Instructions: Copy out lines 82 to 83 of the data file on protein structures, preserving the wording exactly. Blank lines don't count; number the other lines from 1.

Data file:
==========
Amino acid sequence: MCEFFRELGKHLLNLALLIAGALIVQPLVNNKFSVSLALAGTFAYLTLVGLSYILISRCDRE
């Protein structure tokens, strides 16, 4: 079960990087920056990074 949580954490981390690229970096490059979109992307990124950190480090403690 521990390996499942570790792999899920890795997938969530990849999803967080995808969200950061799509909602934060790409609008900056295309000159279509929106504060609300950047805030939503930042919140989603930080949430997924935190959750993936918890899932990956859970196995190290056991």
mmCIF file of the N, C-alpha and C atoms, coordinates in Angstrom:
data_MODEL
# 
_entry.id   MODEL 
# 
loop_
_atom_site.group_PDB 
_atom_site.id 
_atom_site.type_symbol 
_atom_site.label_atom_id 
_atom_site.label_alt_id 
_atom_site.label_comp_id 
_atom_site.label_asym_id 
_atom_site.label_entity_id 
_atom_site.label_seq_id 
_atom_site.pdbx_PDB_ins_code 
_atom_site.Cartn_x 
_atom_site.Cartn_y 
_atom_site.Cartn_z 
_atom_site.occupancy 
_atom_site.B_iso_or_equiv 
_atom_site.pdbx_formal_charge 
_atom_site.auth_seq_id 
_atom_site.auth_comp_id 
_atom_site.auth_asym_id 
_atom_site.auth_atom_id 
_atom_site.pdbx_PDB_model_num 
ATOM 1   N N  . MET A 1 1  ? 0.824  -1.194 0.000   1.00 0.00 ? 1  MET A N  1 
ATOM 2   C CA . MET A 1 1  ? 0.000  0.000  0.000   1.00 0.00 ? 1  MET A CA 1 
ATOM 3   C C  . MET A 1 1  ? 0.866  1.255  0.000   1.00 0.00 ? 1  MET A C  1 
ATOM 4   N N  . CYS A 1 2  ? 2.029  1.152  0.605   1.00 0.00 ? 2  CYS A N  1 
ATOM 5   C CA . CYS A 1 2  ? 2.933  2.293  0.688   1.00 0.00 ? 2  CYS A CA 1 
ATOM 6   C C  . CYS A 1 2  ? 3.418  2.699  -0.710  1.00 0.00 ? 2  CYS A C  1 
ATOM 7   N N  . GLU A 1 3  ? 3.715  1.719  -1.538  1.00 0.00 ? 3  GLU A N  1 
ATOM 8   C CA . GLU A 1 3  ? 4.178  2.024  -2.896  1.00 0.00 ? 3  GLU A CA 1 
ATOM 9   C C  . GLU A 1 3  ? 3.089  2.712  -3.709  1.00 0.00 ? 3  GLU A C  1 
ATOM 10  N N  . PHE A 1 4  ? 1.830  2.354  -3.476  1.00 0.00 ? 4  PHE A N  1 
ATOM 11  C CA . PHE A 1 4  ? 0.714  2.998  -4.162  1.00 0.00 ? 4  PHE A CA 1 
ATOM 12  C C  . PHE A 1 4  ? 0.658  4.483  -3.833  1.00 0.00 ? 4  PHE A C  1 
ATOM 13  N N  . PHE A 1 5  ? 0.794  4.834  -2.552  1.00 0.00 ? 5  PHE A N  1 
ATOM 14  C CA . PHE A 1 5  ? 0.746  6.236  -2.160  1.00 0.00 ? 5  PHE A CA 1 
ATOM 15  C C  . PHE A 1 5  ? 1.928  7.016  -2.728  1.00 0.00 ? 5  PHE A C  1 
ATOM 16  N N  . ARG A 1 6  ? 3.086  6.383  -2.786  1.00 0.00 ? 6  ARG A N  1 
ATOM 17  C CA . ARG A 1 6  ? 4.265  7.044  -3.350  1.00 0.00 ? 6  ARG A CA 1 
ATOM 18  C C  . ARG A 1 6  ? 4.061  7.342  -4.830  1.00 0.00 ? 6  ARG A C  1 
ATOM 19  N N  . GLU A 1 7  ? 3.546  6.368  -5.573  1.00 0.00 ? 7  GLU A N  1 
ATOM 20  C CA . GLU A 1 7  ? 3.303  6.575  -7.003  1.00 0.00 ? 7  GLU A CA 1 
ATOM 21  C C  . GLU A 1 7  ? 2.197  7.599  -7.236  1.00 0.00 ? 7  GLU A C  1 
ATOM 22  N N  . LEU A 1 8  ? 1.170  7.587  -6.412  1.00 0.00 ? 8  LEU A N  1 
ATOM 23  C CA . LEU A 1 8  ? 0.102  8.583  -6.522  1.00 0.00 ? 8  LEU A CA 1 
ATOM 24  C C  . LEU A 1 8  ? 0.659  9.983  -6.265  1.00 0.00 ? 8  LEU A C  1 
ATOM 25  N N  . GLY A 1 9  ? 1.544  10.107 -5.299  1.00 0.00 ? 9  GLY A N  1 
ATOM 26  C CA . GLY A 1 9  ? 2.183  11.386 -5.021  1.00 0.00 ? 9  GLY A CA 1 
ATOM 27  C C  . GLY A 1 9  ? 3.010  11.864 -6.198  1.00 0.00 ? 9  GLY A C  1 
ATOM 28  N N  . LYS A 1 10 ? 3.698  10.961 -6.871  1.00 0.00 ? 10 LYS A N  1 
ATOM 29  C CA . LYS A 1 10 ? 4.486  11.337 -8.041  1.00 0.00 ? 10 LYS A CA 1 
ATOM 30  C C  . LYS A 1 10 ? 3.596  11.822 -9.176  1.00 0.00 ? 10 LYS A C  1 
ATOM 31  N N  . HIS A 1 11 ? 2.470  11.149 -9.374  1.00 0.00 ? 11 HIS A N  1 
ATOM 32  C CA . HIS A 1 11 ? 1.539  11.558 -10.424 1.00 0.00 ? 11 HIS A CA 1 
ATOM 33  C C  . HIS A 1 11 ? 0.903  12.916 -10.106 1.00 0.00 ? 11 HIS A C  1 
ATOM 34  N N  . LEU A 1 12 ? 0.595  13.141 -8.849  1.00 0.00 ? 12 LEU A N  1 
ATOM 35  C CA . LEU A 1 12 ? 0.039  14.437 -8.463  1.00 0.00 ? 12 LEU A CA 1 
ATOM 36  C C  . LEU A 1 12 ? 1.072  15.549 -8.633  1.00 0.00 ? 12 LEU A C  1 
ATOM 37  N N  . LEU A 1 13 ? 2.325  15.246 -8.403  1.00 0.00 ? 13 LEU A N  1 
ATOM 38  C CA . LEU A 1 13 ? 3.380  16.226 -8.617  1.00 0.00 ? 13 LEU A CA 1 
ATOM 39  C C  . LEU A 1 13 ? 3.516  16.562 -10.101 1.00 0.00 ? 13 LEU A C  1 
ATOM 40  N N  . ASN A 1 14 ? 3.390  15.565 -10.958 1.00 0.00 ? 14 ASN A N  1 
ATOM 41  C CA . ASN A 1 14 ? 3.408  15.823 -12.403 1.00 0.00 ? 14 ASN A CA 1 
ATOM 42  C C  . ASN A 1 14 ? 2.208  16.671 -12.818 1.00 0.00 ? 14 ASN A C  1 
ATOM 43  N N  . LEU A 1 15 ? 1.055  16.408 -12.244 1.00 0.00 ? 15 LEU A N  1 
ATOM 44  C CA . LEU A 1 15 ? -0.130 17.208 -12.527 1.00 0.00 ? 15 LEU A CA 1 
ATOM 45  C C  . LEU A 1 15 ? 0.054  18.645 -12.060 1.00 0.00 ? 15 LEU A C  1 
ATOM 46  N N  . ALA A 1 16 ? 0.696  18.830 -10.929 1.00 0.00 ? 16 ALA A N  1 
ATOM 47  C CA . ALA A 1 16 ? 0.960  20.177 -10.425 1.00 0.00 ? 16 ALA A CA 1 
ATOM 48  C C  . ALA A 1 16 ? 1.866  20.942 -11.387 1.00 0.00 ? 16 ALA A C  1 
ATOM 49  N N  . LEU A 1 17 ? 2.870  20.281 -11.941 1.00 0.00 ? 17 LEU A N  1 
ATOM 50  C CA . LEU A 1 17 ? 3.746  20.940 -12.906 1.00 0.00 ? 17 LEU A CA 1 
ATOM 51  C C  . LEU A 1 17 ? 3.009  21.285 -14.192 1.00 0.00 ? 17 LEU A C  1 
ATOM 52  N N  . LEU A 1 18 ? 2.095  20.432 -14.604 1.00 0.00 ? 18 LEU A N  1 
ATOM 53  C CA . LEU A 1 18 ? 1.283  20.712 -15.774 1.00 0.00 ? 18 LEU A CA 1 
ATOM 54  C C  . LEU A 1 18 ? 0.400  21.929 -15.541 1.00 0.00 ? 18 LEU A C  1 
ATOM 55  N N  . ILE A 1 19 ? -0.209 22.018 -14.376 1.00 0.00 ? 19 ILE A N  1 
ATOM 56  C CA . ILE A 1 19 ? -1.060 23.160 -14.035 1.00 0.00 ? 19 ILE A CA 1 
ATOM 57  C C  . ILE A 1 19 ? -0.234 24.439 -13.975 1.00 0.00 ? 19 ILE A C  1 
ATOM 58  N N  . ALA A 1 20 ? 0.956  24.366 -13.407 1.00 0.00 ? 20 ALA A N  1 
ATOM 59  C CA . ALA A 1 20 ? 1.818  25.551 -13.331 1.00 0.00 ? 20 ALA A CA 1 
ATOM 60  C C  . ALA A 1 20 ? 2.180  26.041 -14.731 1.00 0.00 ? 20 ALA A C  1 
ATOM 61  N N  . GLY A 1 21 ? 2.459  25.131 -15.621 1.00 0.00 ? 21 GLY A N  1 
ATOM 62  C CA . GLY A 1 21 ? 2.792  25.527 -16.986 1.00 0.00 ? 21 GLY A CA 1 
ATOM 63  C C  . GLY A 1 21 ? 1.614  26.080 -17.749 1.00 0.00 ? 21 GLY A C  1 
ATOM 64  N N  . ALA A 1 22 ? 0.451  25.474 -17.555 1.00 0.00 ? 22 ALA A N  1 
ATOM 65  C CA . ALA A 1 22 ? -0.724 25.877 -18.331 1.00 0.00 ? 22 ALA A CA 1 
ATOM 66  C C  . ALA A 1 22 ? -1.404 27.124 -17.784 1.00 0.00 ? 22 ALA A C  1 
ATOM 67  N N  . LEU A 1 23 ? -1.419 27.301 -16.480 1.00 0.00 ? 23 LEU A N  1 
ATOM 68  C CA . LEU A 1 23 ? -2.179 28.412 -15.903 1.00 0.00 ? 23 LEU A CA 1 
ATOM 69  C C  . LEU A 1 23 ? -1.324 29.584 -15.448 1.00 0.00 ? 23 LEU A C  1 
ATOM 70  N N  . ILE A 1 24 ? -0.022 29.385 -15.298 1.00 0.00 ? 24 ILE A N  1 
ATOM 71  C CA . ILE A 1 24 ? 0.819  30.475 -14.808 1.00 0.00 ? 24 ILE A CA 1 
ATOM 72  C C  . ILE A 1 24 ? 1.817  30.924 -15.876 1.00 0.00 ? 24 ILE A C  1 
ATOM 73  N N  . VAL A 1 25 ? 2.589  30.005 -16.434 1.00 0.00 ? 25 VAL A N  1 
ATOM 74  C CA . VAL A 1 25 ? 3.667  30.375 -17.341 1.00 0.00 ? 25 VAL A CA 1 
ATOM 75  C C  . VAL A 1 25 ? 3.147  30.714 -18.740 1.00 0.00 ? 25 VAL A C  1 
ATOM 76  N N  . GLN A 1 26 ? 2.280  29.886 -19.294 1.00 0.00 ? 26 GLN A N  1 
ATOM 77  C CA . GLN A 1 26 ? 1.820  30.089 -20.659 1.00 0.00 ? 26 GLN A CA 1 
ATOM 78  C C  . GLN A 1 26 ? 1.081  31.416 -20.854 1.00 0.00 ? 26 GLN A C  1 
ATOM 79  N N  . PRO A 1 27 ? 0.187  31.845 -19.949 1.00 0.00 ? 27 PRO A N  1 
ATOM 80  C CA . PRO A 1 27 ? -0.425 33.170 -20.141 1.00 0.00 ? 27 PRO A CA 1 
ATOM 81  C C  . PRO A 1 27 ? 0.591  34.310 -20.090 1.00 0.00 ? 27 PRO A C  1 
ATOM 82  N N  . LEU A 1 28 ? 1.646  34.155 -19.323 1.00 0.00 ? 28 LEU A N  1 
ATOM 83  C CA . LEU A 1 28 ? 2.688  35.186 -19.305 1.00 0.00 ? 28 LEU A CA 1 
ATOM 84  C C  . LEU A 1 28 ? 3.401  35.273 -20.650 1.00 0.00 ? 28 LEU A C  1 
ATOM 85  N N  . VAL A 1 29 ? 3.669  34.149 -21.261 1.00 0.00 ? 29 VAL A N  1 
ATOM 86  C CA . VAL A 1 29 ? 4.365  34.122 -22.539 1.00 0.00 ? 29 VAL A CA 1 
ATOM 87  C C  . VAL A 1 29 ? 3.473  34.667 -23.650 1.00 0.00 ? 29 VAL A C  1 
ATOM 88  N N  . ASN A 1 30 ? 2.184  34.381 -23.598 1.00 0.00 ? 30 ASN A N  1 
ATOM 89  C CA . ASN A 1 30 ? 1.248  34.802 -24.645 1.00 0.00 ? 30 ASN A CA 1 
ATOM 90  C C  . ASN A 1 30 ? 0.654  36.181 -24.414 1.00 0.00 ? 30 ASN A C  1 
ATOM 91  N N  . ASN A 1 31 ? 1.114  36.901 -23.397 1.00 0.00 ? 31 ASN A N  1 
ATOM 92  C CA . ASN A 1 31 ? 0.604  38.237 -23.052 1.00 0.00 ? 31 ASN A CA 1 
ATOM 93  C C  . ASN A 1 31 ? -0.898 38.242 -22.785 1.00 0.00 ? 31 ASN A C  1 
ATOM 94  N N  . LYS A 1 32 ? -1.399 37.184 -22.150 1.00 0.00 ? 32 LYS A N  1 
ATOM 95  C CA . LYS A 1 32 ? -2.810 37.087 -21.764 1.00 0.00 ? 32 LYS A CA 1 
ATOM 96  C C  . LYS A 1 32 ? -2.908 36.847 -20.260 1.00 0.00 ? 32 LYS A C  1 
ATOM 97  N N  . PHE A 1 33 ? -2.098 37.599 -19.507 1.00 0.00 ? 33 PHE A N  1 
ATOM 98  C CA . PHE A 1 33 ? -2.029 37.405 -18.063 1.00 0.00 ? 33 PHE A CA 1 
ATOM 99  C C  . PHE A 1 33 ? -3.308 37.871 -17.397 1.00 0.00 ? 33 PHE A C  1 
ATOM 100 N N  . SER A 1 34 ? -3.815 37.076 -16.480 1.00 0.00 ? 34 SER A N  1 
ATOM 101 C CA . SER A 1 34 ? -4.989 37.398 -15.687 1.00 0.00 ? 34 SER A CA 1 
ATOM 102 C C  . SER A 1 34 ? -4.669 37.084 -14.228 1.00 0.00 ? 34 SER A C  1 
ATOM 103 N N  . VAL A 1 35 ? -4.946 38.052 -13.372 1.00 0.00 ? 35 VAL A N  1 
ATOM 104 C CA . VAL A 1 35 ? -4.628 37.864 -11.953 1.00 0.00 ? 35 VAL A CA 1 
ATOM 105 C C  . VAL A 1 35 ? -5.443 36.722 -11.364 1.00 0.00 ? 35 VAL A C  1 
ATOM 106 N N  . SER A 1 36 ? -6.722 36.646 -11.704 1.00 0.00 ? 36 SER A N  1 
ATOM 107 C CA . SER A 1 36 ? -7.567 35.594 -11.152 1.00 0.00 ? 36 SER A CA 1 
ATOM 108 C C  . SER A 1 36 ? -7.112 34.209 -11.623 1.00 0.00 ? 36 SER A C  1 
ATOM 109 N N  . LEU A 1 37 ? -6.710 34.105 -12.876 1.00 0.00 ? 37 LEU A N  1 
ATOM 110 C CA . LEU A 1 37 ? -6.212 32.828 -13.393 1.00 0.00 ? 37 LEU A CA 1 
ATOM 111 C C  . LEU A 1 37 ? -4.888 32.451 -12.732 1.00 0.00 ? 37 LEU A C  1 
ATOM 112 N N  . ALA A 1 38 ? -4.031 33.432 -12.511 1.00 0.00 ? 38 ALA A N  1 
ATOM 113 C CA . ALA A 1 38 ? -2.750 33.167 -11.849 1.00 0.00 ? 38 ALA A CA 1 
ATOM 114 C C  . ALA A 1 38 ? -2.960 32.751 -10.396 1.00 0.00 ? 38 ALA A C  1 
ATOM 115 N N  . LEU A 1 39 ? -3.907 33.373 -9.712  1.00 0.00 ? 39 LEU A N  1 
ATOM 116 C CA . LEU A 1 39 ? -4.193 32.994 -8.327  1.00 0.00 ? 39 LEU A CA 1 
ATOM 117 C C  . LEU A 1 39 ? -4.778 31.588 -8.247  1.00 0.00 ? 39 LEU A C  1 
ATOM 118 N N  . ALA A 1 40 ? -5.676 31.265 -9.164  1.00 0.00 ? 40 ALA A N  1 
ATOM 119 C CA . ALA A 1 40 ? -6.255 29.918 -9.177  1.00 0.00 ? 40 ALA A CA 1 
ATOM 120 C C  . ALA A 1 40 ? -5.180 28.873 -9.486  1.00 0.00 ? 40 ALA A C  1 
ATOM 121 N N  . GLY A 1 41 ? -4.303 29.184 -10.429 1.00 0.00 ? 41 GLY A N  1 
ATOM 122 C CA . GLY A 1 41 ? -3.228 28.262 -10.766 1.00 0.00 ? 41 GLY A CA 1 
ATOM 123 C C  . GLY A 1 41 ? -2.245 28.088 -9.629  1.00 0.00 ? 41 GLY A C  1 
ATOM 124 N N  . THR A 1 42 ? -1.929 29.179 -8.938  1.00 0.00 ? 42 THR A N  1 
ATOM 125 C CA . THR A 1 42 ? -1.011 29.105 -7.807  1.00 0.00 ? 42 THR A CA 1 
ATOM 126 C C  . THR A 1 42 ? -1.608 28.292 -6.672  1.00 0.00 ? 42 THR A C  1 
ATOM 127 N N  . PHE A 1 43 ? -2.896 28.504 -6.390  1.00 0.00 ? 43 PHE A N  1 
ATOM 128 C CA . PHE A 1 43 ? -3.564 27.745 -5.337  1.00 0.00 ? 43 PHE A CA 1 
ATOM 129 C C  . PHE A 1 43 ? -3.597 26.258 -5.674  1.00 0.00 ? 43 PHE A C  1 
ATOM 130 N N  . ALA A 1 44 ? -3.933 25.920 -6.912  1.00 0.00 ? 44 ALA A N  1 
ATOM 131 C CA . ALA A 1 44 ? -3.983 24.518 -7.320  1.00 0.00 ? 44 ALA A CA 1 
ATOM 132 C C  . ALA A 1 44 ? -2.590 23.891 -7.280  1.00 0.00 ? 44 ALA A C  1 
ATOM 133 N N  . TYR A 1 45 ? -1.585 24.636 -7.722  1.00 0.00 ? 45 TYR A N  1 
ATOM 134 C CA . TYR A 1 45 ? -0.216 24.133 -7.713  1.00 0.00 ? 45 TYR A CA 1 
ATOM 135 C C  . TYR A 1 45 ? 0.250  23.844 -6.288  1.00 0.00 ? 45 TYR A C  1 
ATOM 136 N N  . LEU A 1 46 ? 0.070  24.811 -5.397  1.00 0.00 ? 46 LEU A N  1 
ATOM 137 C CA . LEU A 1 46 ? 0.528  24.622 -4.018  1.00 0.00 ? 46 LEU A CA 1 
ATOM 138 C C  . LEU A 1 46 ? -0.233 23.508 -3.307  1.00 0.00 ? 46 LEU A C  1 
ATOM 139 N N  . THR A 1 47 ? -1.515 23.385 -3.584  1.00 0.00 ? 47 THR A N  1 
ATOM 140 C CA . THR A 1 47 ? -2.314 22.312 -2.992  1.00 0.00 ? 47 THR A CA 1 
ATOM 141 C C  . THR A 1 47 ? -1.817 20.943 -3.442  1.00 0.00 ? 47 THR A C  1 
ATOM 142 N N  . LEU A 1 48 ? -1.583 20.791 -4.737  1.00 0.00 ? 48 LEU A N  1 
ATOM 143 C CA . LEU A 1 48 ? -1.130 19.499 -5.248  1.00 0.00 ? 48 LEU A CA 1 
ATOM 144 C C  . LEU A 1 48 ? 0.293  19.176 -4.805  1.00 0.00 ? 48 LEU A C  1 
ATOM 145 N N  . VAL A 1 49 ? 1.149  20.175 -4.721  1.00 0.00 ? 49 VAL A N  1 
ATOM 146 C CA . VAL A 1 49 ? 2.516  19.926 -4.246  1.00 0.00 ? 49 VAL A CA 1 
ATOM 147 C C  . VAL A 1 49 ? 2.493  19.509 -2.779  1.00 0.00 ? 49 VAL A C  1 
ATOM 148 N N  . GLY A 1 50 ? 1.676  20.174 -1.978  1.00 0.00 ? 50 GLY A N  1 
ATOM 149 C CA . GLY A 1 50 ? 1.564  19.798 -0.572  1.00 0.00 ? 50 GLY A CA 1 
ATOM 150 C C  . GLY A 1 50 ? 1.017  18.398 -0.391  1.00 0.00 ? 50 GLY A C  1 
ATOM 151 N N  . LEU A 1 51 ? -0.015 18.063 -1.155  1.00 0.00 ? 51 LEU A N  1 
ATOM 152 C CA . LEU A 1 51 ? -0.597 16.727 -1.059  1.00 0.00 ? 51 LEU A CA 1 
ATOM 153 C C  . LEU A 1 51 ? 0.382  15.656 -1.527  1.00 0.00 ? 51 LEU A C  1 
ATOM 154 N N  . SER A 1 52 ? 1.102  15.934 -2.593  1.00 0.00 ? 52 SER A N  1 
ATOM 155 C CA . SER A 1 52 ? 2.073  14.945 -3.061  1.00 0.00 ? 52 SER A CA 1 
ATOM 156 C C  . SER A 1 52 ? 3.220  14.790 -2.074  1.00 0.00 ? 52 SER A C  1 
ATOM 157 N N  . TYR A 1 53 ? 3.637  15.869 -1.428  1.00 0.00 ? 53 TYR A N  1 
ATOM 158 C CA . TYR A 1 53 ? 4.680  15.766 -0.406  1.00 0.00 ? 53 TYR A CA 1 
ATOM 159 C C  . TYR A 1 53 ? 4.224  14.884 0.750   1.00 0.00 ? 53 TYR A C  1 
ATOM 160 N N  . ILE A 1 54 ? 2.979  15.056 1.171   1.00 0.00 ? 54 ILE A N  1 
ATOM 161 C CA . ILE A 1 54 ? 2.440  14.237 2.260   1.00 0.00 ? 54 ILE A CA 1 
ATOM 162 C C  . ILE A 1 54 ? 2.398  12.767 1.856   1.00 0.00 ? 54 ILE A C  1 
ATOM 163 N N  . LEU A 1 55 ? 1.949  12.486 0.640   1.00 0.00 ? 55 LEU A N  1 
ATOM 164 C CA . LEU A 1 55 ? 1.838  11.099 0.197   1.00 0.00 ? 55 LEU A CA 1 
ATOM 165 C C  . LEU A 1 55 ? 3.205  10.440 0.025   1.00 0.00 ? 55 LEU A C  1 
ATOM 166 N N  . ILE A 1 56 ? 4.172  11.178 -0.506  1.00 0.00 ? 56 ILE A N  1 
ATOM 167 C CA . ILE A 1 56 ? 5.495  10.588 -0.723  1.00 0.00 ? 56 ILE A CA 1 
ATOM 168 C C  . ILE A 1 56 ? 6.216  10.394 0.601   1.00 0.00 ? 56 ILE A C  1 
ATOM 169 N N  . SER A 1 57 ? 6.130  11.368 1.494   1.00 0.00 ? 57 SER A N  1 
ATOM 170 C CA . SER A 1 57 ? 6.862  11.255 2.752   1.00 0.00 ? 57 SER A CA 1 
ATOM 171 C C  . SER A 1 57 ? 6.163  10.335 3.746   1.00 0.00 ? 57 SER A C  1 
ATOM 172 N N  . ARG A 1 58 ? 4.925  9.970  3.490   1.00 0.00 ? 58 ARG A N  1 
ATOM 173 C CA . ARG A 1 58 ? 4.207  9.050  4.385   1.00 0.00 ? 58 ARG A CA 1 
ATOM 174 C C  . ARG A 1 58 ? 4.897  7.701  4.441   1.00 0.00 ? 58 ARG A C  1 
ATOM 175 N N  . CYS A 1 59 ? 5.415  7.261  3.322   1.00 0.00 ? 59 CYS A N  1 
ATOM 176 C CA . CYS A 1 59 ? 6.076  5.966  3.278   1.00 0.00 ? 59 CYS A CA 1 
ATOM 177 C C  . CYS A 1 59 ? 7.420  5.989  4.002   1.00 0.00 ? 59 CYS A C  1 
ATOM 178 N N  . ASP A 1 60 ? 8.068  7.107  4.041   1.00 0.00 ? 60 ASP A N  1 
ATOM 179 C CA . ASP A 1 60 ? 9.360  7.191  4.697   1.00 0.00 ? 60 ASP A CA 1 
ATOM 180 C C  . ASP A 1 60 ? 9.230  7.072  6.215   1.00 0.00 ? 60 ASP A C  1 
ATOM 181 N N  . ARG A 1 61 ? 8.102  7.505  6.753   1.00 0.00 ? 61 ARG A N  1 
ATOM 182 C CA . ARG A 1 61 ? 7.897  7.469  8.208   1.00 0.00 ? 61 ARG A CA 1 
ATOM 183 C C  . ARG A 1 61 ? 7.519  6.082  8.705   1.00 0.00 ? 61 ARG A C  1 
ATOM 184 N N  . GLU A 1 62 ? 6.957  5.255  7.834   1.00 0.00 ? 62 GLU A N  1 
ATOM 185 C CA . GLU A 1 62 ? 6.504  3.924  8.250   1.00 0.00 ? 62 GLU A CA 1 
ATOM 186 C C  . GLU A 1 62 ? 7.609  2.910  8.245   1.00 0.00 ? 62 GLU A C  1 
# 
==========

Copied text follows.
ATOM 53  C CA . LEU A 1 18 ? 1.283  20.712 -15.774 1.00 0.00 ? 18 LEU A CA 1 
ATOM 54  C C  . LEU A 1 18 ? 0.400  21.929 -15.541 1.00 0.00 ? 18 LEU A C  1 